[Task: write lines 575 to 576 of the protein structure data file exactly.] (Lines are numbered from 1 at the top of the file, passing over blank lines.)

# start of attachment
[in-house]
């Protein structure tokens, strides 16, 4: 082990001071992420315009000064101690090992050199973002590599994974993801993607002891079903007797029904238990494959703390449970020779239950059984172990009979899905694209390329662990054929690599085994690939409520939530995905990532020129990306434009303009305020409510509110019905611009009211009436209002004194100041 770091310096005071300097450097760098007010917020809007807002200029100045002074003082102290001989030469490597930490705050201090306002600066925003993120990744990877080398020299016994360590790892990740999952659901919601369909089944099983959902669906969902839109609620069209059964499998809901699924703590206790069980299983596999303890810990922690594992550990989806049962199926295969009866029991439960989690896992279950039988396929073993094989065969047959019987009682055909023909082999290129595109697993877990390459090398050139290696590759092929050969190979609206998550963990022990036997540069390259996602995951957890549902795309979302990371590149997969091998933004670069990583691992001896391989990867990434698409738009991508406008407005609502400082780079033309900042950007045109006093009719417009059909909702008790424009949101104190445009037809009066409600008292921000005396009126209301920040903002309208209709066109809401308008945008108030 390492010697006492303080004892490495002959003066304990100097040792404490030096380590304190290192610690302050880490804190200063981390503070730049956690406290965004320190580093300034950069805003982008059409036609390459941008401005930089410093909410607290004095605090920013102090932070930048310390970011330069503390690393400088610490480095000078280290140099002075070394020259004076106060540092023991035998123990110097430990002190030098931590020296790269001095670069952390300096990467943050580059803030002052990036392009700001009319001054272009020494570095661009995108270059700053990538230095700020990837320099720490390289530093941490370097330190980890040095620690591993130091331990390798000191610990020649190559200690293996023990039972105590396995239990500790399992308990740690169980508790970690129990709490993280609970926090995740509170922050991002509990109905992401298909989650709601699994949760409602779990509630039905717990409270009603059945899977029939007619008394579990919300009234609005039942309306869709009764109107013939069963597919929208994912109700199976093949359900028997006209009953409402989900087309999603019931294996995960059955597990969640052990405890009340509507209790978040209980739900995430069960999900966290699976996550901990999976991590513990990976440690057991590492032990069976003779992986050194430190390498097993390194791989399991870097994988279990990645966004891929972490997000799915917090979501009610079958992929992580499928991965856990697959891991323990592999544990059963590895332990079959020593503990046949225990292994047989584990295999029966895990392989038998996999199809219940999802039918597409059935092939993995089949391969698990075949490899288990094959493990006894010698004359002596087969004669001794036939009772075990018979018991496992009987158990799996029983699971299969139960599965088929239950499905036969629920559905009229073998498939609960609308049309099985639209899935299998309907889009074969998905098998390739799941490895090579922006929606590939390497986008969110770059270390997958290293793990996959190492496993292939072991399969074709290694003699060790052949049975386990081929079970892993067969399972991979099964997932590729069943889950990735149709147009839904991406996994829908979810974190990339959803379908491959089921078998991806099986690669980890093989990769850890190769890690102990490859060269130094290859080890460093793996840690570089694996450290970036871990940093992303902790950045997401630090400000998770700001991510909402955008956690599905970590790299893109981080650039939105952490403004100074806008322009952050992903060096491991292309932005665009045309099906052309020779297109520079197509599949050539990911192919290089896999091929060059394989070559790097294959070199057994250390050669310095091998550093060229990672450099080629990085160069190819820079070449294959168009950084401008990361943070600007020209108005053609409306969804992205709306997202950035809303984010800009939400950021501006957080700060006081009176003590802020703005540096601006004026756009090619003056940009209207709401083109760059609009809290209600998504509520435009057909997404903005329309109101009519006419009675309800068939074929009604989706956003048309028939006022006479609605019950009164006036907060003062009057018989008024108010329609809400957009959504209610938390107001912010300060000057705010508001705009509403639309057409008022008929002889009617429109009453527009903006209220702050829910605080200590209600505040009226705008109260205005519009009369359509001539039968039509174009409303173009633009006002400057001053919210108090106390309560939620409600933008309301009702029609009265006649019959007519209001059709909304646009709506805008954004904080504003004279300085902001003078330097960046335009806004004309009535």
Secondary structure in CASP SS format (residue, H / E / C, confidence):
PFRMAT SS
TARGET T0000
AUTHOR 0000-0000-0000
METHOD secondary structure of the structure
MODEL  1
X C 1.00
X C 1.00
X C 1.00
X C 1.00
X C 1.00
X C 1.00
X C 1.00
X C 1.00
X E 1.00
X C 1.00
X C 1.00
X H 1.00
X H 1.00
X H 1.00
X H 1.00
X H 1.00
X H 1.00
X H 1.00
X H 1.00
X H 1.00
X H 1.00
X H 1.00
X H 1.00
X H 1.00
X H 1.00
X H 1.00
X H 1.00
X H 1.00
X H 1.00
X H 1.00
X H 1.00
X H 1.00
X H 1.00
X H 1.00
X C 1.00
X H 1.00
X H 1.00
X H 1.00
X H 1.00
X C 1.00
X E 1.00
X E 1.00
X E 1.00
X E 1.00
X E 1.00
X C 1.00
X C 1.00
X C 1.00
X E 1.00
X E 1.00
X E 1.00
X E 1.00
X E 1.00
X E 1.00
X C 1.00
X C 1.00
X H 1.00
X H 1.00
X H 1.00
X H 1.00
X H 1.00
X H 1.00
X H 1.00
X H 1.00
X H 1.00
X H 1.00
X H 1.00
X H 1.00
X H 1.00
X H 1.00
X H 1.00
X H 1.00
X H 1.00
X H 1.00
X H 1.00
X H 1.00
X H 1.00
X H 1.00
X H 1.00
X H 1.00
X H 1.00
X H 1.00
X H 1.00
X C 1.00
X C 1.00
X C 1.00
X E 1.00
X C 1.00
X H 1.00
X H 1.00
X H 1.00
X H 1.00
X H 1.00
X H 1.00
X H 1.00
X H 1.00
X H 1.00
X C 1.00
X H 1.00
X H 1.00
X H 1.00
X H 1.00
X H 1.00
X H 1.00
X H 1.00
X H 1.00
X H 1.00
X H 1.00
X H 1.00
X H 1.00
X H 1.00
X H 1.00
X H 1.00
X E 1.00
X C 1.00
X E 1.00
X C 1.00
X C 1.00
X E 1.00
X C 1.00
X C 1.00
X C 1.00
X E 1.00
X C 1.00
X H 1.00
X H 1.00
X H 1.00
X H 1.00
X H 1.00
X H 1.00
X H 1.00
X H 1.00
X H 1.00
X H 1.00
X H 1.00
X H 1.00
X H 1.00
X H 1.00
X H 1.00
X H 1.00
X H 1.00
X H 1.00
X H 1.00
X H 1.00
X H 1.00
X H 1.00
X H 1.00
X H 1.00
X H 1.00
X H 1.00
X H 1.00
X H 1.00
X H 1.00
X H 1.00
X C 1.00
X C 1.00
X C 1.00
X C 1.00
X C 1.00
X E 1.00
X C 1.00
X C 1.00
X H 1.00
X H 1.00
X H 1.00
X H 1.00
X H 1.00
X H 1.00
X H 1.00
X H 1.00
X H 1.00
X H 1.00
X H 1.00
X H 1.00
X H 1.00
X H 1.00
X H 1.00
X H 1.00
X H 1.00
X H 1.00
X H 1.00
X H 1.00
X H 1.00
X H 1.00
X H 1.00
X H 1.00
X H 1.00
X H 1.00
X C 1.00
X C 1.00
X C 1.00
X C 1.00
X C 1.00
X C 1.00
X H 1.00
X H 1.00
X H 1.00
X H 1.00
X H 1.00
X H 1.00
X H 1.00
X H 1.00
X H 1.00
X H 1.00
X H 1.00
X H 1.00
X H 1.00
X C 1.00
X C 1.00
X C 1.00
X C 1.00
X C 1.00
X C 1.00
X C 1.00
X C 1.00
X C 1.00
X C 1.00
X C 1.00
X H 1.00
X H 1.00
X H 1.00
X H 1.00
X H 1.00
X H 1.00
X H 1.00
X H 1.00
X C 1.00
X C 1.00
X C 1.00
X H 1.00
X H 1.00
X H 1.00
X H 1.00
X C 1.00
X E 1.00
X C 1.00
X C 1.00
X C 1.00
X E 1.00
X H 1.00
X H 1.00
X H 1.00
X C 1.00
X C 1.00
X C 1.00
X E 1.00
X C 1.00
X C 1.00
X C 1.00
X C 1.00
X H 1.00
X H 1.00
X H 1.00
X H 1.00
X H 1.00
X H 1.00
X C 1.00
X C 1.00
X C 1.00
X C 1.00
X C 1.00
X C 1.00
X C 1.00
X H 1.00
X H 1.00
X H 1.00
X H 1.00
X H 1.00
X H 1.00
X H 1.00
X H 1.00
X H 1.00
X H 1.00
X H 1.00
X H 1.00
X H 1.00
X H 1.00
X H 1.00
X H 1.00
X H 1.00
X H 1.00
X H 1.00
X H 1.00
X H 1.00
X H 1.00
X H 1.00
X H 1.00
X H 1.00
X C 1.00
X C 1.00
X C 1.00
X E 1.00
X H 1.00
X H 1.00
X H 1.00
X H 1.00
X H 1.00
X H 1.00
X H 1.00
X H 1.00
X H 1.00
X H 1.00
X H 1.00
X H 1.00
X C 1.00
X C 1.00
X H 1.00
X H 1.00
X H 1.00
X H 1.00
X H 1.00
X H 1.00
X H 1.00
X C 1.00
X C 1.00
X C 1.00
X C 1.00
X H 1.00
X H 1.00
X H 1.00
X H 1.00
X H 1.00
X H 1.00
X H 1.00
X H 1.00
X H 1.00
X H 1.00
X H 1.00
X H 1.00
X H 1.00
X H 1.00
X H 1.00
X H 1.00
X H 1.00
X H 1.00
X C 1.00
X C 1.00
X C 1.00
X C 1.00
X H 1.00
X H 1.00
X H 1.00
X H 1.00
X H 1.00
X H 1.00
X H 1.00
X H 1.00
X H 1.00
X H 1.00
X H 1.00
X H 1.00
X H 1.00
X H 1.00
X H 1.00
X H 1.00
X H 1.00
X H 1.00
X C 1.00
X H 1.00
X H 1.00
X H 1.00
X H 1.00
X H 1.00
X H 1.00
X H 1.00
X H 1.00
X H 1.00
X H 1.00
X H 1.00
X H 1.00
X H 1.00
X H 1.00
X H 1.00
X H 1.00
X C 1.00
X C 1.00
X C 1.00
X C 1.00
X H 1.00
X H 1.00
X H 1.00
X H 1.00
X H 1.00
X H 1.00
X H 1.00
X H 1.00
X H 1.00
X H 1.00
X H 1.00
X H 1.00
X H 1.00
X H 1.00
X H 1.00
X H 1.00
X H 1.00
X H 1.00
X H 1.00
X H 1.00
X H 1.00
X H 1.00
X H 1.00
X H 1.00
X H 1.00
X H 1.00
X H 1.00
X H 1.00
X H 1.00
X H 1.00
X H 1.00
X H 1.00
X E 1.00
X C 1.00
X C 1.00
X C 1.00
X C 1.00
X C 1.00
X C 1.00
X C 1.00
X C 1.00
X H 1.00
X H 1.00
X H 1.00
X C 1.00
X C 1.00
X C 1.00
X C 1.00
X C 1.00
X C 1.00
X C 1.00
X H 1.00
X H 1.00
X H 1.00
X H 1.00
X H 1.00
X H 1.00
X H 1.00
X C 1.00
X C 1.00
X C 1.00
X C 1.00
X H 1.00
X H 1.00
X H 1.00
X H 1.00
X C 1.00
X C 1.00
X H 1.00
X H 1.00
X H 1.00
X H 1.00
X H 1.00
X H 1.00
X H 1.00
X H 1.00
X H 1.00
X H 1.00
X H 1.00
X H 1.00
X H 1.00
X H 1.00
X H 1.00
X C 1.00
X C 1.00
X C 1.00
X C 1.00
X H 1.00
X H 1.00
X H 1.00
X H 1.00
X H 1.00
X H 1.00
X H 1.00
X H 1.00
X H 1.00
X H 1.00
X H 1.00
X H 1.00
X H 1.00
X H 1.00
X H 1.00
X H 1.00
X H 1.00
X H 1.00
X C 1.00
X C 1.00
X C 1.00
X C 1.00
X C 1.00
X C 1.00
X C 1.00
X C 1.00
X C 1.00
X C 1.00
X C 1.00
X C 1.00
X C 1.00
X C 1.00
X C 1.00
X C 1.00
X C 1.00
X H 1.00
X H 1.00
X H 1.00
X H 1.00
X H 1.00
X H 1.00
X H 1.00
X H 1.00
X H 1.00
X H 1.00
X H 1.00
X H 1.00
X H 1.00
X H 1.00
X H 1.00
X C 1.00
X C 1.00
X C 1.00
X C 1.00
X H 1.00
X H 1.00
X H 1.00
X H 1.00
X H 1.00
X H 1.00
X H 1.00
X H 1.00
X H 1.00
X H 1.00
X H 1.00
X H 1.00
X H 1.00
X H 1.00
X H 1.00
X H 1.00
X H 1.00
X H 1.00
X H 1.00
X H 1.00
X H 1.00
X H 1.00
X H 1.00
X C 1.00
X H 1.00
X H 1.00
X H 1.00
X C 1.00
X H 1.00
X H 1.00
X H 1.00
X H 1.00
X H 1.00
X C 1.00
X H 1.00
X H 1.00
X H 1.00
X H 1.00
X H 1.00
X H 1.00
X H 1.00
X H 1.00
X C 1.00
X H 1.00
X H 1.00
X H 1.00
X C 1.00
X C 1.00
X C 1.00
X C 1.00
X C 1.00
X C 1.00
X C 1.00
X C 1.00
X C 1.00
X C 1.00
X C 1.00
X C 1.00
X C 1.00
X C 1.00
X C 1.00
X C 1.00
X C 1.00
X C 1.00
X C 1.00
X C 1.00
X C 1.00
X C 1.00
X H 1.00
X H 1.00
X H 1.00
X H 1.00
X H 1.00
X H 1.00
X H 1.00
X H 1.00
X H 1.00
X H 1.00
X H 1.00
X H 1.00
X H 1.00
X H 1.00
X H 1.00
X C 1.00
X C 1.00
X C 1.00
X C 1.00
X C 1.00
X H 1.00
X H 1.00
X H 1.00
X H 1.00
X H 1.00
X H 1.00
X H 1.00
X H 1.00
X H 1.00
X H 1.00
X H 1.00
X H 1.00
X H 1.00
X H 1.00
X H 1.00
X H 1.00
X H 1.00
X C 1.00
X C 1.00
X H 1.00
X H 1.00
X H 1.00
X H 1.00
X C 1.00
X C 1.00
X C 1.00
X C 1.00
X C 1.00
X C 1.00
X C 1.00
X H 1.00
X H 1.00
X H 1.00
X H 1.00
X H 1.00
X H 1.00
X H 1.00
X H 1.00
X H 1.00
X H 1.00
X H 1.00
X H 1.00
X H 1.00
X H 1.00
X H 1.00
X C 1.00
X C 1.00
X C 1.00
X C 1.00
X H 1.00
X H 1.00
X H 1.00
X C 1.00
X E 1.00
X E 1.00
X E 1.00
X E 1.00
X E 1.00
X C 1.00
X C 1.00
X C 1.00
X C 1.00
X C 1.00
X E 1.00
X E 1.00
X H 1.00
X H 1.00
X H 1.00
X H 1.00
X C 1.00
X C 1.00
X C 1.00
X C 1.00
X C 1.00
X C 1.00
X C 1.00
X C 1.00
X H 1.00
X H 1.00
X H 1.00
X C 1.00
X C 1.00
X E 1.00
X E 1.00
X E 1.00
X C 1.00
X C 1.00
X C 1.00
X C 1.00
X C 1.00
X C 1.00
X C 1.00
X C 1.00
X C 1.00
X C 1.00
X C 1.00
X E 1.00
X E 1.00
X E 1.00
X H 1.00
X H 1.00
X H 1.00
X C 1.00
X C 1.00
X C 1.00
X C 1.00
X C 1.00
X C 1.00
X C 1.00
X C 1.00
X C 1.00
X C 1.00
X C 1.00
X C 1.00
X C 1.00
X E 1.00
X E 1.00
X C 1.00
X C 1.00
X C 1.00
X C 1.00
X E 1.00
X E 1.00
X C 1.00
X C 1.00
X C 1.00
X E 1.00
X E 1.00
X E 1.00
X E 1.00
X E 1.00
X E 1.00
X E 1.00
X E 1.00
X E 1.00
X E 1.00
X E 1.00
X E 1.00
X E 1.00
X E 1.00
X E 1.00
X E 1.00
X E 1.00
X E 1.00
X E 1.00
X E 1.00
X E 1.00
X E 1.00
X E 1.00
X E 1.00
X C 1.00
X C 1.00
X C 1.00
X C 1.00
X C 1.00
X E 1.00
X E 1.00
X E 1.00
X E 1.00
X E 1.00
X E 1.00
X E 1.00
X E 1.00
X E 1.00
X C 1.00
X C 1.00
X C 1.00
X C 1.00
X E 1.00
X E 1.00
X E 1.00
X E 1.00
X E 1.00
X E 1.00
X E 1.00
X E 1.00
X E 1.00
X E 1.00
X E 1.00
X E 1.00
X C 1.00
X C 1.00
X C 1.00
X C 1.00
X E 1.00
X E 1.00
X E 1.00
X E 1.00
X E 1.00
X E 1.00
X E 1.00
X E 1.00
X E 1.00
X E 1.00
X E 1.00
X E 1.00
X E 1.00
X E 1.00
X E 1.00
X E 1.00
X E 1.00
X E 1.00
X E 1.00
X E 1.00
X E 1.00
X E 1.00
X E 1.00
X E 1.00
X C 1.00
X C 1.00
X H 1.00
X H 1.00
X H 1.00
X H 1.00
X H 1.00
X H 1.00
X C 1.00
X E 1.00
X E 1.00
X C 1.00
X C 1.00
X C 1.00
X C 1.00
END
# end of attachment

X C 1.00
X C 1.00